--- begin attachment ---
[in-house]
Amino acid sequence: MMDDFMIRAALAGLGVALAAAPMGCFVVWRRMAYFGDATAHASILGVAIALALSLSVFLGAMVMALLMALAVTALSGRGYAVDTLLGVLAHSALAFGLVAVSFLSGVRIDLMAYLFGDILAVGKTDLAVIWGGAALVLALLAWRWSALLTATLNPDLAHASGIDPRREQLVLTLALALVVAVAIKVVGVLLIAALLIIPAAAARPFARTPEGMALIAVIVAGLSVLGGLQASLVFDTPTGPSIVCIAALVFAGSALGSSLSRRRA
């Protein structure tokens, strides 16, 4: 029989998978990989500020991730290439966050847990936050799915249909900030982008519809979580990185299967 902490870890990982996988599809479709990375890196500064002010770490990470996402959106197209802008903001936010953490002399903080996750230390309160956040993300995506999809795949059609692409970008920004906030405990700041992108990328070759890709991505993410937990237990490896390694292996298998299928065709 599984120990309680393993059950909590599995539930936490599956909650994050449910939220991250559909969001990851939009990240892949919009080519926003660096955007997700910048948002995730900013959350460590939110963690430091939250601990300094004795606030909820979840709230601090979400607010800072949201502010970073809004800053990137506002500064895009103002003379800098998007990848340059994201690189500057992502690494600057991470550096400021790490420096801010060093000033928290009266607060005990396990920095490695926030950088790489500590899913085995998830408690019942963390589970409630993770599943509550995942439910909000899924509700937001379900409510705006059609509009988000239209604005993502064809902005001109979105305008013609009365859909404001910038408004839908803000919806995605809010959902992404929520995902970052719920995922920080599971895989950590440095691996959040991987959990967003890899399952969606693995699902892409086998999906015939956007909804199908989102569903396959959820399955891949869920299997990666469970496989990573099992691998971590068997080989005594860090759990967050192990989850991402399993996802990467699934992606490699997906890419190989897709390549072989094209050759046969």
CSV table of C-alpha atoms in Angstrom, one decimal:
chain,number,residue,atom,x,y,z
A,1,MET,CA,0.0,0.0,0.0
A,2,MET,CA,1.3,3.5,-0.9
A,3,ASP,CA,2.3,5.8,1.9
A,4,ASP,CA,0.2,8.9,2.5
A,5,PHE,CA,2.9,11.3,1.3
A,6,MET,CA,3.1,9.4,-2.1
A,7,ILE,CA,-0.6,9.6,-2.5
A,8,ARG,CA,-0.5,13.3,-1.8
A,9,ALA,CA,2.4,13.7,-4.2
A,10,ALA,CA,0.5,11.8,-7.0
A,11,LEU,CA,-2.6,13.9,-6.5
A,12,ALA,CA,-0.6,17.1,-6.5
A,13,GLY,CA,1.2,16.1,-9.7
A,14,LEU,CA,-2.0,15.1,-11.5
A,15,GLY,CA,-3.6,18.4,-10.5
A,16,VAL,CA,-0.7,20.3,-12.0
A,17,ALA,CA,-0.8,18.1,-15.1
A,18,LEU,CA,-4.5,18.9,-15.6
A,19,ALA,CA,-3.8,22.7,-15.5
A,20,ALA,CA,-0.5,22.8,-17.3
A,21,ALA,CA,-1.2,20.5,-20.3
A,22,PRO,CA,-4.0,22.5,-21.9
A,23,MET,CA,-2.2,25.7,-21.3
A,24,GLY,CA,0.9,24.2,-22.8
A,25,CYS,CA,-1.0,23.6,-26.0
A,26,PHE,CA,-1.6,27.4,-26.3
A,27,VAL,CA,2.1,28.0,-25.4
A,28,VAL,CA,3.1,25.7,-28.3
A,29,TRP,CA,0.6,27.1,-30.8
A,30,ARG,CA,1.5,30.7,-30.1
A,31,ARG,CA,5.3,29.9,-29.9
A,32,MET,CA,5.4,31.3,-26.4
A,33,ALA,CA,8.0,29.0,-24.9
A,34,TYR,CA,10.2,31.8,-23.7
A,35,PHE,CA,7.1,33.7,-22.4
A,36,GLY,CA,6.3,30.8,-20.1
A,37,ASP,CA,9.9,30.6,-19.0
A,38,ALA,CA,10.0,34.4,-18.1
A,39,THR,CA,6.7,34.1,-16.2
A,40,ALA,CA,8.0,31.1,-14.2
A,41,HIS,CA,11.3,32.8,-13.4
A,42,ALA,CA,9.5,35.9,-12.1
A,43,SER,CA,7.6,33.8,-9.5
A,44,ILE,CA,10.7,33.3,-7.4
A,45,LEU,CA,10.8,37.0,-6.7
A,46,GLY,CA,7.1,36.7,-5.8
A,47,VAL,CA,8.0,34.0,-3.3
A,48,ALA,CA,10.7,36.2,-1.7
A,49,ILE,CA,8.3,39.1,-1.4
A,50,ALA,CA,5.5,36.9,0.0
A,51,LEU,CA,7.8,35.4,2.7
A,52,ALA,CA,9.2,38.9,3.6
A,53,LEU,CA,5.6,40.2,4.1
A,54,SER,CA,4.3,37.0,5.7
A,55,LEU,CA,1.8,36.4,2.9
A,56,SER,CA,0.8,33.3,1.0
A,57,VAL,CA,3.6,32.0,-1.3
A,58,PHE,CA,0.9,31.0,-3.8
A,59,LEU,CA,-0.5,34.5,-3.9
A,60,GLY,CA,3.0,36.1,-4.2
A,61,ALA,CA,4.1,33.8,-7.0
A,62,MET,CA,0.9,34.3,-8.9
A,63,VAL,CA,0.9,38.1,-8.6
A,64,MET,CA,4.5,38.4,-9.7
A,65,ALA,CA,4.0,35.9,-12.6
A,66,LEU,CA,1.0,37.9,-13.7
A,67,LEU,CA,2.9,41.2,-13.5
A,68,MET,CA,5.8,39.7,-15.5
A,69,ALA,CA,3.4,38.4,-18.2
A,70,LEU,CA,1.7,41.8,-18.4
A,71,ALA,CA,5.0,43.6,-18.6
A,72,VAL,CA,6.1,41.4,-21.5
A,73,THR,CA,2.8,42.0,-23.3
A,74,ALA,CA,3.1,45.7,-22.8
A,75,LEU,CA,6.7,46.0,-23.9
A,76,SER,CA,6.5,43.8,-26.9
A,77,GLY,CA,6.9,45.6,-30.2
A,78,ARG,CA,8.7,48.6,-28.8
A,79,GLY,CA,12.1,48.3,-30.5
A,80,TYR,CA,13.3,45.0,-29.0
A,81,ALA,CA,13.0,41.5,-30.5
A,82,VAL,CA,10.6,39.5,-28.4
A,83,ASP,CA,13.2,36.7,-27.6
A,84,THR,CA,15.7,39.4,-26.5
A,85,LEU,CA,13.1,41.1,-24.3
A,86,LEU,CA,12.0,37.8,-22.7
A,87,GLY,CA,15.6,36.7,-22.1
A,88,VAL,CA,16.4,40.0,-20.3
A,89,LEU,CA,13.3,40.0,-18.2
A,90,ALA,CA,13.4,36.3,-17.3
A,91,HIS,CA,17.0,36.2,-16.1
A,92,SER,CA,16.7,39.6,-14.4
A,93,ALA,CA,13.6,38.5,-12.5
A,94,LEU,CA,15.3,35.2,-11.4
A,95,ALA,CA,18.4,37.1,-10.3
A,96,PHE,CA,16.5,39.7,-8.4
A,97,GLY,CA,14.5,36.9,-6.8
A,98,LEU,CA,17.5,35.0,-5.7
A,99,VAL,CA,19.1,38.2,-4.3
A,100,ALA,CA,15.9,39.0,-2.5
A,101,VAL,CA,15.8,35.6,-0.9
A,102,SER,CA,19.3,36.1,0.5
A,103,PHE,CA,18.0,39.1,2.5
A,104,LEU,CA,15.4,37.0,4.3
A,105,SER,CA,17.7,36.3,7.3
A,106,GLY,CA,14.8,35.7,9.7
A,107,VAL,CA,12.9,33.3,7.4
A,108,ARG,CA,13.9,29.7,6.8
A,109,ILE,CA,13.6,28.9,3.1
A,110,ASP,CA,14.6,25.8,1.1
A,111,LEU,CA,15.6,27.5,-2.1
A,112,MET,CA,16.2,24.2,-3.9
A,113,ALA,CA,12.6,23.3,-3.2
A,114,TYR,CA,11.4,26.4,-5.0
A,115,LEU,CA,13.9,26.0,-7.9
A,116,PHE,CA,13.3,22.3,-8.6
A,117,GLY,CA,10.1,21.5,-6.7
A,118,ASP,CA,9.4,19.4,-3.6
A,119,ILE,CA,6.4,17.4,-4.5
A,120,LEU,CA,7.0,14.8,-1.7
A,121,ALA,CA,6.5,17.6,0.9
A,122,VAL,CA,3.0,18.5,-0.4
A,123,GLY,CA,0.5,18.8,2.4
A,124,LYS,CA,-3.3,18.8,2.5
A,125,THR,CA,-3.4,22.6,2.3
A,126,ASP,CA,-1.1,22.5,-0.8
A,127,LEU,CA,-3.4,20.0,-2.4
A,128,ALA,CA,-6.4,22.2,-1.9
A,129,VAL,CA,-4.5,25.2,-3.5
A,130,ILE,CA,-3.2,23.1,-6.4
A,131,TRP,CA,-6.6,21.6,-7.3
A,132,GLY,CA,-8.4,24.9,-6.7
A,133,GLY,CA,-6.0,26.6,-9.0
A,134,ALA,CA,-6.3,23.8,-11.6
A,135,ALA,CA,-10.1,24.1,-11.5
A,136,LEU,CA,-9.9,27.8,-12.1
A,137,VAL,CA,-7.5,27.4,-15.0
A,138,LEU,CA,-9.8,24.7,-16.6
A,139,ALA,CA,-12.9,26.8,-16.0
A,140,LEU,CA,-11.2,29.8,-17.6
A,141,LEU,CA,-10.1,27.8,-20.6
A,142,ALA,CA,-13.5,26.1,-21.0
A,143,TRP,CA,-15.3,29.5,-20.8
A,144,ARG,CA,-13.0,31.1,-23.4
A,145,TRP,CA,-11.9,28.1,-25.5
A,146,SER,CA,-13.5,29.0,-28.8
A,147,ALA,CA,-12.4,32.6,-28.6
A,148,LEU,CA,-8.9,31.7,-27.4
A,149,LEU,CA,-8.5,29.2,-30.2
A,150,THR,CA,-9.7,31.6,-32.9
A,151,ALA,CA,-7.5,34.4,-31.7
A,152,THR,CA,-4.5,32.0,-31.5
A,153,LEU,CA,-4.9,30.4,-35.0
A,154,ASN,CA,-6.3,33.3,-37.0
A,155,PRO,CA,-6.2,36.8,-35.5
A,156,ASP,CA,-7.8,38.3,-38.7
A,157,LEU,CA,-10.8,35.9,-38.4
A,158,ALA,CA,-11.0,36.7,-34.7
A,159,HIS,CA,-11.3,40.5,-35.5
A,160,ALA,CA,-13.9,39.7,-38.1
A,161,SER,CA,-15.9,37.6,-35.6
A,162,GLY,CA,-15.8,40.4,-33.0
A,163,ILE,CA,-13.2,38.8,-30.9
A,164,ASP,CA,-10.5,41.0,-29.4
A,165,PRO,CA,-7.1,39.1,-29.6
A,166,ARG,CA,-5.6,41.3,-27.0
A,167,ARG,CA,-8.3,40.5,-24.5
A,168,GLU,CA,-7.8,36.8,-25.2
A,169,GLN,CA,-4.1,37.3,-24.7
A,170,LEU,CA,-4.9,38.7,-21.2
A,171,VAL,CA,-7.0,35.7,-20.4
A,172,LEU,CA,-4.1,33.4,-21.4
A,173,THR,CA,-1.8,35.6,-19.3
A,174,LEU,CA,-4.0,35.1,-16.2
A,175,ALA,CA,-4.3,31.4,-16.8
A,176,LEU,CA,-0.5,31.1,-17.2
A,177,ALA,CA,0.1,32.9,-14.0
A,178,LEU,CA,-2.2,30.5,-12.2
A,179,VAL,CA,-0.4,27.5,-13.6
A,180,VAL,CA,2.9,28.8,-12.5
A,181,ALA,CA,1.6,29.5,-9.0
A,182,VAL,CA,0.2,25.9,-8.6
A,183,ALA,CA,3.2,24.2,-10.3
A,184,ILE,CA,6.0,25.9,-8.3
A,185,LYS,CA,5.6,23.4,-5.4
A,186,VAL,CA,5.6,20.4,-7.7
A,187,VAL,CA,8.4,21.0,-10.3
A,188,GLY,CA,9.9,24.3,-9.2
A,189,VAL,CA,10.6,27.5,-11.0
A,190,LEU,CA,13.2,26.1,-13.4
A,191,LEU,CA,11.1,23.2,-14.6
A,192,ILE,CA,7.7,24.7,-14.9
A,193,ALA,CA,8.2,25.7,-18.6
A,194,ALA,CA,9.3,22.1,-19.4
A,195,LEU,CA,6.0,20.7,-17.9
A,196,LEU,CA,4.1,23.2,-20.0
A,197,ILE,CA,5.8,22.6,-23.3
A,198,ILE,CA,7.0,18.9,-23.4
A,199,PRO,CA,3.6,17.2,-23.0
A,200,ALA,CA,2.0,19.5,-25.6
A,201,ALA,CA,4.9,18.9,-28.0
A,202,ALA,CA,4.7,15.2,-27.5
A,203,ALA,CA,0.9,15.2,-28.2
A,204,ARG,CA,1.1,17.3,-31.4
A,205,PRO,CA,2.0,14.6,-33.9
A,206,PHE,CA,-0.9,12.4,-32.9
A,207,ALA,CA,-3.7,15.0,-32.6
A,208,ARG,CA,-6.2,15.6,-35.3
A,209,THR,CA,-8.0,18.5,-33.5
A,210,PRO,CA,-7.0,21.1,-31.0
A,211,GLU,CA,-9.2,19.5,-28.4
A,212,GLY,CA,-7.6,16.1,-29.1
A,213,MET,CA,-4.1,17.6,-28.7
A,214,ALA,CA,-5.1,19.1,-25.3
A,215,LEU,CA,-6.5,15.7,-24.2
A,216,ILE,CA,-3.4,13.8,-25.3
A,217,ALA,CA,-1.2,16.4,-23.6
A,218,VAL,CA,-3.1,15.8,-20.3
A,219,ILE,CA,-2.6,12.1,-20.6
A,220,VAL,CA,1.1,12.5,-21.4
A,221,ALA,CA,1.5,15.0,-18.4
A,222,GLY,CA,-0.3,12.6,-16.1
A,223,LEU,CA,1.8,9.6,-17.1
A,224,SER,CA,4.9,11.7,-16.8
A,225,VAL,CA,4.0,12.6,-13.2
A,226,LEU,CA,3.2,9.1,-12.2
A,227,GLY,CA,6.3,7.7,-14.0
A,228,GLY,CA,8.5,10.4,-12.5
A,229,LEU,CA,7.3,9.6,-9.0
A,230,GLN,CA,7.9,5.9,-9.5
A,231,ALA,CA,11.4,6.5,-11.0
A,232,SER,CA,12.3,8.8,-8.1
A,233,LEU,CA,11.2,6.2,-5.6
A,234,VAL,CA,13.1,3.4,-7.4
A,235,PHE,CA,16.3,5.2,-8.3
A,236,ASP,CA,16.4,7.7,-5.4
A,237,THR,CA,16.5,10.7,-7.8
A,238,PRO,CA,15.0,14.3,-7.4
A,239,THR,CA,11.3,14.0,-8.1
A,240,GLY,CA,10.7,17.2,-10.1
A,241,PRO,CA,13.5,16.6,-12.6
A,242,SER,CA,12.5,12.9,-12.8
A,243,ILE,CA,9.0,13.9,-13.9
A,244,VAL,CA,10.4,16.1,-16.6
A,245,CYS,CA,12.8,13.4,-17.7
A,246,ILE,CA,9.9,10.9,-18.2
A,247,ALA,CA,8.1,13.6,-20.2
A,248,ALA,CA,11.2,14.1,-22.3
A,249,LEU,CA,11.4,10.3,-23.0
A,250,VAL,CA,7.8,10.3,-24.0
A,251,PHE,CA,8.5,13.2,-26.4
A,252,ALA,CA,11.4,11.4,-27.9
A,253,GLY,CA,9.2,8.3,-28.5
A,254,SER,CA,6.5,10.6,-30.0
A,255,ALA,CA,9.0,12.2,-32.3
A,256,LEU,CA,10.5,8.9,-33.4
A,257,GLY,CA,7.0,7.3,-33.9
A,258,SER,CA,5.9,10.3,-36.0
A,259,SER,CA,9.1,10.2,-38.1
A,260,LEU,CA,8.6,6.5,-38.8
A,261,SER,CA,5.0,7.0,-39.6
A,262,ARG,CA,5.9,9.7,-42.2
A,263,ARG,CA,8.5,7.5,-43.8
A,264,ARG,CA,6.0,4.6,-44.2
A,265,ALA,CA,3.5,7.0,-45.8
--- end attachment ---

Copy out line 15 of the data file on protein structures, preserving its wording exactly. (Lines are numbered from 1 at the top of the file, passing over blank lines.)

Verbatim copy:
A,10,ALA,CA,0.5,11.8,-7.0